Food Poisoning & Food-Borne Diseases
Many people when they travel remember the advice to "not drink the water". But there is also an old dictum in international travel that says, "Peel it, boil it or throw it away." The truth is that disease is more often transmitted through food than through water.
The types of disease caused by food are really quite varied. There is direct poisoning caused by eating poisonous foods such as fish and mushrooms. Then there is food poisoning from bacterial or other toxins (e.g. staphylococcus, ciguatera) or chemical additives within the food. Or the food may be contaminated with bacteria such as cholera, typhoid, salmonella or E. coli, which cause disease after they enter the body. Or it may even contain parasites, which attack the human body. These include tapeworms, flukes, trichinosis, "sushi worms", roundworms and numerous other organisms which can affect virtually any part of the body including the skin, heart, brain, lungs, kidneys and liver in addition to the intestinal tract.
Almost all of these problems can be prevented, however, by basic hand-washing and thorough cooking of food. In any developing country, regardless how clean the surroundings look, raw food should be avoided unless you can peel it yourself with a clean utensil. Meat and fish, especially, should never be eaten raw or partly cooked as they can pass some of the most deadly and devastating disease. And even cooked food should be kept, served and eaten steaming hot and not allowed to sit around to get cool.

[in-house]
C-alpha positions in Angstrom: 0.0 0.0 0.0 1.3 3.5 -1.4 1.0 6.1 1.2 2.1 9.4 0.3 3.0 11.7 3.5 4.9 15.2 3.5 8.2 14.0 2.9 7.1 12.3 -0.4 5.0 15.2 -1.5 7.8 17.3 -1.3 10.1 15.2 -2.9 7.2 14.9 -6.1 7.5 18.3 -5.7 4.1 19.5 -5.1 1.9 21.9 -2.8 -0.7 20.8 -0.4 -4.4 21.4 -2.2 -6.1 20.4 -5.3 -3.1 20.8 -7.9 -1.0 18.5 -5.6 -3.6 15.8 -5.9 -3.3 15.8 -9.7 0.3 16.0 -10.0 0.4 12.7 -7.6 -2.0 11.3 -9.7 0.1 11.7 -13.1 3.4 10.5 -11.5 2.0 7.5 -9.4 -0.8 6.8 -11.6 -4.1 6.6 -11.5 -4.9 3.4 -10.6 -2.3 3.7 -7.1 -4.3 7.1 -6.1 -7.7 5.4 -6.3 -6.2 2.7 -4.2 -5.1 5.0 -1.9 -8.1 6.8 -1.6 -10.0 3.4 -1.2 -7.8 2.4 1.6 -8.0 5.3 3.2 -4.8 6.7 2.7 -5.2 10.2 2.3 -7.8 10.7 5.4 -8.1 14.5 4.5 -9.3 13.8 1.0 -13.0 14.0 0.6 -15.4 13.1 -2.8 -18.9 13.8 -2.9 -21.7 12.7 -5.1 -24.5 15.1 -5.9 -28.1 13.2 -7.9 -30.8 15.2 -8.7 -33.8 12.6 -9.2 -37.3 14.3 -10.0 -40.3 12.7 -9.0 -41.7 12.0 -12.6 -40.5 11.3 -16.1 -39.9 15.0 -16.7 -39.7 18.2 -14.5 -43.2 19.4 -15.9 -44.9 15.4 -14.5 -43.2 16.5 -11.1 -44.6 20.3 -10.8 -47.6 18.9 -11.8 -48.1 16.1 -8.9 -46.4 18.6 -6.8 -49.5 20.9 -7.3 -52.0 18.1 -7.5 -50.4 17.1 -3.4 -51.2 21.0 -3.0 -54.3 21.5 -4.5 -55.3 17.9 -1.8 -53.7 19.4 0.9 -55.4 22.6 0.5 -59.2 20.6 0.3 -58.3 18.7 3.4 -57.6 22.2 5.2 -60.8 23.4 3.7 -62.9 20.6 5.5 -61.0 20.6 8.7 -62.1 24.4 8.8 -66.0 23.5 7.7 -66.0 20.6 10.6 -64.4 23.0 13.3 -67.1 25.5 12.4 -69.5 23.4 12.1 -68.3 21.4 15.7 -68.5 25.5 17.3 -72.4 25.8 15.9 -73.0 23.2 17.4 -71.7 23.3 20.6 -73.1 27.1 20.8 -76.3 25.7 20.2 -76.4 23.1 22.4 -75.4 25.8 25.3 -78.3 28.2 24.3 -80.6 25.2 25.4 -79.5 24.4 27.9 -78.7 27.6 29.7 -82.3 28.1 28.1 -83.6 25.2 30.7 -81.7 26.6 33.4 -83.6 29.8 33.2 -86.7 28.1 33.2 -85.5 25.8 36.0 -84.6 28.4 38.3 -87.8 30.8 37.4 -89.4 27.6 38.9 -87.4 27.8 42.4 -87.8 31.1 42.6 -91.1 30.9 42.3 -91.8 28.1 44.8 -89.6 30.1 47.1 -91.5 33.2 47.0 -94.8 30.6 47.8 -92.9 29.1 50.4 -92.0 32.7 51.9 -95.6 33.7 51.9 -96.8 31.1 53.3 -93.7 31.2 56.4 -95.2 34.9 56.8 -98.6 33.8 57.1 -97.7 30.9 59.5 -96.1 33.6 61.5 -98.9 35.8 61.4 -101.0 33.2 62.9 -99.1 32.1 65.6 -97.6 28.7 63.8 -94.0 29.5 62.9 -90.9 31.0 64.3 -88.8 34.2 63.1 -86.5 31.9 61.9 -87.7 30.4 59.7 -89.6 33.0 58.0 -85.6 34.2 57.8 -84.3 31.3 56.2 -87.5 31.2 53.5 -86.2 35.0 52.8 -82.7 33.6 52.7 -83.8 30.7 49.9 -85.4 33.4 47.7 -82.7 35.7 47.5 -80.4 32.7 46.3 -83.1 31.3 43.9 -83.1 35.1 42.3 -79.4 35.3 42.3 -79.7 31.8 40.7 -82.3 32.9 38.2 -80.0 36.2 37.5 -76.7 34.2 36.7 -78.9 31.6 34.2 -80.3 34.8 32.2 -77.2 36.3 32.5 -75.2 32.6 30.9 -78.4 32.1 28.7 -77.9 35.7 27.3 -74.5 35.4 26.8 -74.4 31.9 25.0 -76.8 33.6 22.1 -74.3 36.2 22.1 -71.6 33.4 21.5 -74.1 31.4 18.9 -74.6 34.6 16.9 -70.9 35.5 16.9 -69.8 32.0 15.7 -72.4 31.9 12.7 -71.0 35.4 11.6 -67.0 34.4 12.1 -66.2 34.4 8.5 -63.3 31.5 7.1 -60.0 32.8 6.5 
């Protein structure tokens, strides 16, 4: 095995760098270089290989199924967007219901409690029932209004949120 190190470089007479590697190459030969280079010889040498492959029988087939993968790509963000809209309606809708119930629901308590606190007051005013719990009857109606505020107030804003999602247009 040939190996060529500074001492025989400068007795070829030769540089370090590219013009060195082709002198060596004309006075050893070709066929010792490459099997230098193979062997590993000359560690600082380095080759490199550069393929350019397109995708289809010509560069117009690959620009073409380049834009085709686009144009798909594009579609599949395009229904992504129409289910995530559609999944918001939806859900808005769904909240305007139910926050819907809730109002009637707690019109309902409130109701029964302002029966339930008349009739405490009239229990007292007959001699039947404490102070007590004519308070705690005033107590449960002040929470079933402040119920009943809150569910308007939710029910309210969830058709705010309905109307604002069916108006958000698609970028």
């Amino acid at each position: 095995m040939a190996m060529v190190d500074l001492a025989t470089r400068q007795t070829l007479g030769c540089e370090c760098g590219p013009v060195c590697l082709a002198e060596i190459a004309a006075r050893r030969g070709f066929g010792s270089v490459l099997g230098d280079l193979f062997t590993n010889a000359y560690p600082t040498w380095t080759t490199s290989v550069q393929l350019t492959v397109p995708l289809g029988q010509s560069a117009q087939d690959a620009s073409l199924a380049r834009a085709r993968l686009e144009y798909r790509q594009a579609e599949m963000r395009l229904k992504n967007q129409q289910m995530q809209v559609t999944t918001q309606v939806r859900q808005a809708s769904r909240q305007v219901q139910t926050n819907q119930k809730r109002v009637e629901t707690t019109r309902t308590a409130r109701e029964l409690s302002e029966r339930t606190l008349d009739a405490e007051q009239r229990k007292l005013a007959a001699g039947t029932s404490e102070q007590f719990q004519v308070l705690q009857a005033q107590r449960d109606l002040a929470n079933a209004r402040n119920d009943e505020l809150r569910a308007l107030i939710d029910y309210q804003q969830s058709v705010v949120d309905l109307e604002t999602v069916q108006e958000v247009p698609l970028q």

For some of these diseases, such as typhoid and cholera, there is some protection available through vaccines. These may be available in either injectable or oral forms. Even these, however, are less than fully effective even though new vaccines are becoming available all the time. At best they may simply reduce the severity of an illness while not completely preventing its occurrence. (A travel medicine specialist will know what is available and advisable for a particular itinerary.)
Digestive diseases such as peptic ulcer, Crohn's disease or ulcerative colitis may predispose one to food-borne illness because of diminished protective mechanisms. Gastric acid is an essential protective agent against many invading organisms, so anything that reduces gastric acidity-antacids, H2 blockers, achlorhydria, stomach surgery-should inspire the traveler to be even more careful with food safety.
Because food-borne diseases can affect almost any body system, there is no standard treatment available. Just standard prevention-BE CAREFUL WHAT YOU EAT!